The writers of BLOCK

In addition to our Community of Practice, we’ve invited others from the fields of housing and health to contribute pieces to this project.

Mikyung Baek

Mikyung is a research associate at the Kirwan Institute for the Study of Race and Ethnicity at The Ohio State University, working in the Opportunity Communities Program. She joined the Institute in 2005 and has been involved in various projects, particularly those related to children and youth. One of her recent accomplishments at the Institute involves the project, for which she worked extensively on mapping child opportunity index for 100 largest metro areas in the U.S.

She holds a Ph.D. in Educational Technology and an M.A. in Foreign and Second Language Education, both from The Ohio State University, and an undergraduate degree in Computer Science and Statistics from Pusan National University, South Korea.

Oxiris Barbot

Dr. Oxiris Barbot is First Deputy Commissioner of the New York City Department of Health and Mental Hygiene, the largest health department in the nation. She oversees a diverse portfolio that encompasses health equity, health policy, and operations, and leads development and implementation of agency priorities and citywide interagency initiatives. Dr. Barbot spearheaded the creation of the Center for Health Equity, which operationalizes the Department’s commitment to racial justice, meaningful community engagement, and internal reform.

Prior to returning to New York City, Dr. Barbot served as Commissioner of Health for Baltimore City. She has also served as Medical Director for the New York City Public School System and Chief of Pediatrics and Community Medicine at Unity Health Care, Inc., in Washington, DC. Dr. Barbot holds a BA from Yale University and an MD from the University of Medicine and Dentistry of New Jersey.

Kierra S. Barnett

Kierra is a research associate at the Kirwan Institute for the Study of Race and Ethnicity at The Ohio State University. Her work focuses on the impact of social determinants of health on racial and ethnic health disparities. Kierra has collaborated with state and city public health departments as well as non-for-profit organizations to assess health outcomes, such as infant mortality, in order to make policy and practice-based recommendations to address the disparities.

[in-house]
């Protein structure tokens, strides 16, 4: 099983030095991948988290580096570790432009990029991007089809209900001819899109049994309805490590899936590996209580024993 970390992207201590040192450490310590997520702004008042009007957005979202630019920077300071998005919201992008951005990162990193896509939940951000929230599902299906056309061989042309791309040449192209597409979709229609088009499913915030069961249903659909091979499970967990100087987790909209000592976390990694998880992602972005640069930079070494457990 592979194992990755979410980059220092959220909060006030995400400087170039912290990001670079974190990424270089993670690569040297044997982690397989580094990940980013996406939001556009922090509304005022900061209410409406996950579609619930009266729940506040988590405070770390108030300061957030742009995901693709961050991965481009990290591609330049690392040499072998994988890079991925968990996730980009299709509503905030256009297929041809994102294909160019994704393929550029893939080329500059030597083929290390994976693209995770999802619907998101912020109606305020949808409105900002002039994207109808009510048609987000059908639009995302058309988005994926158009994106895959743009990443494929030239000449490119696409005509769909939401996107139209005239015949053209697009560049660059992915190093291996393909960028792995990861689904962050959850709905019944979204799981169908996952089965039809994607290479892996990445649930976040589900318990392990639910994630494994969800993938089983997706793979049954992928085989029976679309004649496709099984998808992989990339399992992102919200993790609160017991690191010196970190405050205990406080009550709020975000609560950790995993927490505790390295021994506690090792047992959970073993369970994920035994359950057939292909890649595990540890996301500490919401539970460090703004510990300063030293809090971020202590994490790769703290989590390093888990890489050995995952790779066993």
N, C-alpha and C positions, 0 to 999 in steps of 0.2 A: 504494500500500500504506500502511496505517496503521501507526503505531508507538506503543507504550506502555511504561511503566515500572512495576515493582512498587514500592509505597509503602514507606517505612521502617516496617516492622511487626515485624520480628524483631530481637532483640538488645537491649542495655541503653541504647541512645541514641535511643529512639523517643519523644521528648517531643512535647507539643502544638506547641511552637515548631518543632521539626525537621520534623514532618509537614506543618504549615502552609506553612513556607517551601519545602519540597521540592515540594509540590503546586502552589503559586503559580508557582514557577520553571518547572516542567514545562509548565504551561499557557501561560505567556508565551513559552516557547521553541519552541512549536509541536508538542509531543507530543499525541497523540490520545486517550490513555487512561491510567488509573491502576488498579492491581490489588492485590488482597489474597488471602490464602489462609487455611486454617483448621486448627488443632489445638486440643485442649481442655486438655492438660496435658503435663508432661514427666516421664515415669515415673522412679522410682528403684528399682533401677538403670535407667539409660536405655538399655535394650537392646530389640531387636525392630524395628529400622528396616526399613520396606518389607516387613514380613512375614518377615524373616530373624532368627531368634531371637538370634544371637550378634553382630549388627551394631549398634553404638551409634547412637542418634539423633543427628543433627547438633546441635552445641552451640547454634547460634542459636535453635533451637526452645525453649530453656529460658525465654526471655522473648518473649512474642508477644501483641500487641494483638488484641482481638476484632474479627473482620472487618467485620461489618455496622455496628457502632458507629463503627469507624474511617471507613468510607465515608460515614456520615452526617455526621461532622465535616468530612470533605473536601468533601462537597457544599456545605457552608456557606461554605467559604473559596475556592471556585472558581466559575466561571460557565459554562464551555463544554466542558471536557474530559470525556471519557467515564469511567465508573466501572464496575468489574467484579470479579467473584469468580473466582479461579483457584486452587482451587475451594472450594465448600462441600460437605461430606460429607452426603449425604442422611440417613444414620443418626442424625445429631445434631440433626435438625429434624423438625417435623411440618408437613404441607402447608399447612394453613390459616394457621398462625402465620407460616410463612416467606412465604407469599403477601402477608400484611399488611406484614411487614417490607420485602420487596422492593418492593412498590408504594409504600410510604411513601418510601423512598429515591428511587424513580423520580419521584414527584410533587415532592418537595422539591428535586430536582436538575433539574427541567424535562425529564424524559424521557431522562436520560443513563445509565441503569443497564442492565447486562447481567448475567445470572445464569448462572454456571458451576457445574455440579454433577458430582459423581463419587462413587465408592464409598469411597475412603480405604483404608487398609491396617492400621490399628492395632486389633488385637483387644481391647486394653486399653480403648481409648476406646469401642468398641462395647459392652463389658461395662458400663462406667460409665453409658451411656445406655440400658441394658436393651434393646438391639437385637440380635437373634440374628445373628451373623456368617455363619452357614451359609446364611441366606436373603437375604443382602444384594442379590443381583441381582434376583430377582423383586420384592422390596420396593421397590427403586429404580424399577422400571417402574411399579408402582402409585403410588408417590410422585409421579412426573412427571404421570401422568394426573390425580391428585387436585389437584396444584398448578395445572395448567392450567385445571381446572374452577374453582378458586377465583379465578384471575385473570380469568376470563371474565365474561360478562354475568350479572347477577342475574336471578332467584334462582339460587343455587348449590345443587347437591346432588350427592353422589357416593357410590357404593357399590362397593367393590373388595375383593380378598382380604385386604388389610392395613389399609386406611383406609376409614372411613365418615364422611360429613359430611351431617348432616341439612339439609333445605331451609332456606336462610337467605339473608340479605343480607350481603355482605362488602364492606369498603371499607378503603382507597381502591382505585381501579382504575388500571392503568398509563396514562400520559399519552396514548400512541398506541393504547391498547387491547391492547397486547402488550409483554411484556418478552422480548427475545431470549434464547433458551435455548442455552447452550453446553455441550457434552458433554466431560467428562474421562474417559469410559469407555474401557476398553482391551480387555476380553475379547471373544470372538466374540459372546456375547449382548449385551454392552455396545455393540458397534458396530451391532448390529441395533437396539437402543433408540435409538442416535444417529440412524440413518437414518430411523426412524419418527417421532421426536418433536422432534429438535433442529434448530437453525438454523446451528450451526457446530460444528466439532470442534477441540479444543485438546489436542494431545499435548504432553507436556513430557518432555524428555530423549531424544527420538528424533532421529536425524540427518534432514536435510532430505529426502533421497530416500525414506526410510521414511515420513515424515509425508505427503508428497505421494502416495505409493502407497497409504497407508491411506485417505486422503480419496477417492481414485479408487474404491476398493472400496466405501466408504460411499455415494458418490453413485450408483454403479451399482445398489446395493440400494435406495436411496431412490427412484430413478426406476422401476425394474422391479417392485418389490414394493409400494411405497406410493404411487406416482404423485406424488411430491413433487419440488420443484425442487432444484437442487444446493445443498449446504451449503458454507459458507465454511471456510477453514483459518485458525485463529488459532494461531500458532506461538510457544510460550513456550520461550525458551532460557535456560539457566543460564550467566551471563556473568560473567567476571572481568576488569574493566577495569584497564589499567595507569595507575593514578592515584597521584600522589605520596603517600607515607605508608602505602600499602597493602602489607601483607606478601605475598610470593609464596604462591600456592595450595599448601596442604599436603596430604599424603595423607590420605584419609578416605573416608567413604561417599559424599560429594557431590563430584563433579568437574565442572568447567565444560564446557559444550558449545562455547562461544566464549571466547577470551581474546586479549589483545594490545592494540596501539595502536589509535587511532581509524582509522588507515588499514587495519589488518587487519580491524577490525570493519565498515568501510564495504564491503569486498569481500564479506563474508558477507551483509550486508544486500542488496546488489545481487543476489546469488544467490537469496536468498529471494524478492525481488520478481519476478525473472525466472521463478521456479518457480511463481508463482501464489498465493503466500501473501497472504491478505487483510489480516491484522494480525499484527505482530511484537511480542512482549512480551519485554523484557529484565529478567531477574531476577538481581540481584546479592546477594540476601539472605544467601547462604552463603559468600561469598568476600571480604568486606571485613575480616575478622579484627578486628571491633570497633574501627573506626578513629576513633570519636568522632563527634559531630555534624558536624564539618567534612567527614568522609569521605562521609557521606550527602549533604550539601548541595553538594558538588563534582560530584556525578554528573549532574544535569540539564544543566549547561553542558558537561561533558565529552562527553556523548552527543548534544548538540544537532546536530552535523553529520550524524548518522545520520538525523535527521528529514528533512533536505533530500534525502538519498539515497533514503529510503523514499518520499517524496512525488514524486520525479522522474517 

Kierra is currently a PhD Candidate in College of Public Health at The Ohio State University (OSU). She holds a Masters of Public Health from OSU and a Bachelor’s of Science in Community Health from the University of Illinois.

Heather Bromfield

Heather Bromfield is a Housing Research Analyst for the Haas Institute for a Fair and Inclusive Society, where she researches topics related to Fair Housing, neighborhood opportunity, and affordable housing policy.

Derek Carr

Derek Carr is a staff attorney at ChangeLab Solutions who works on issues related to air quality, healthy housing, tobacco control, healthy eating, and active living. Prior to joining ChangeLab Solutions, he was a legal fellow at the Network for Public Health Law — Southeastern Region, where he focused on drug overdose prevention.

Derek also worked on Medicaid advocacy issues as a legal intern at the National Health Law Program’s (NHeLP) Carrboro, North Carolina office. In law school, Derek spent multiple terms in the Civil Legal Assistance Clinic, providing direct legal services to low-income individuals on housing and employment matters. Derek received both his BA in public policy and political science and his law degree from the University of North Carolina.

Alexis Etow

Alexis Etow, JD, is a staff attorney at ChangeLab Solutions, where she works at the intersection of education and health. Her focus is on developing policy strategies and facilitating multi-sector collaborations and partnerships between key community stakeholders to create healthier school environments that support children, young people, and their families.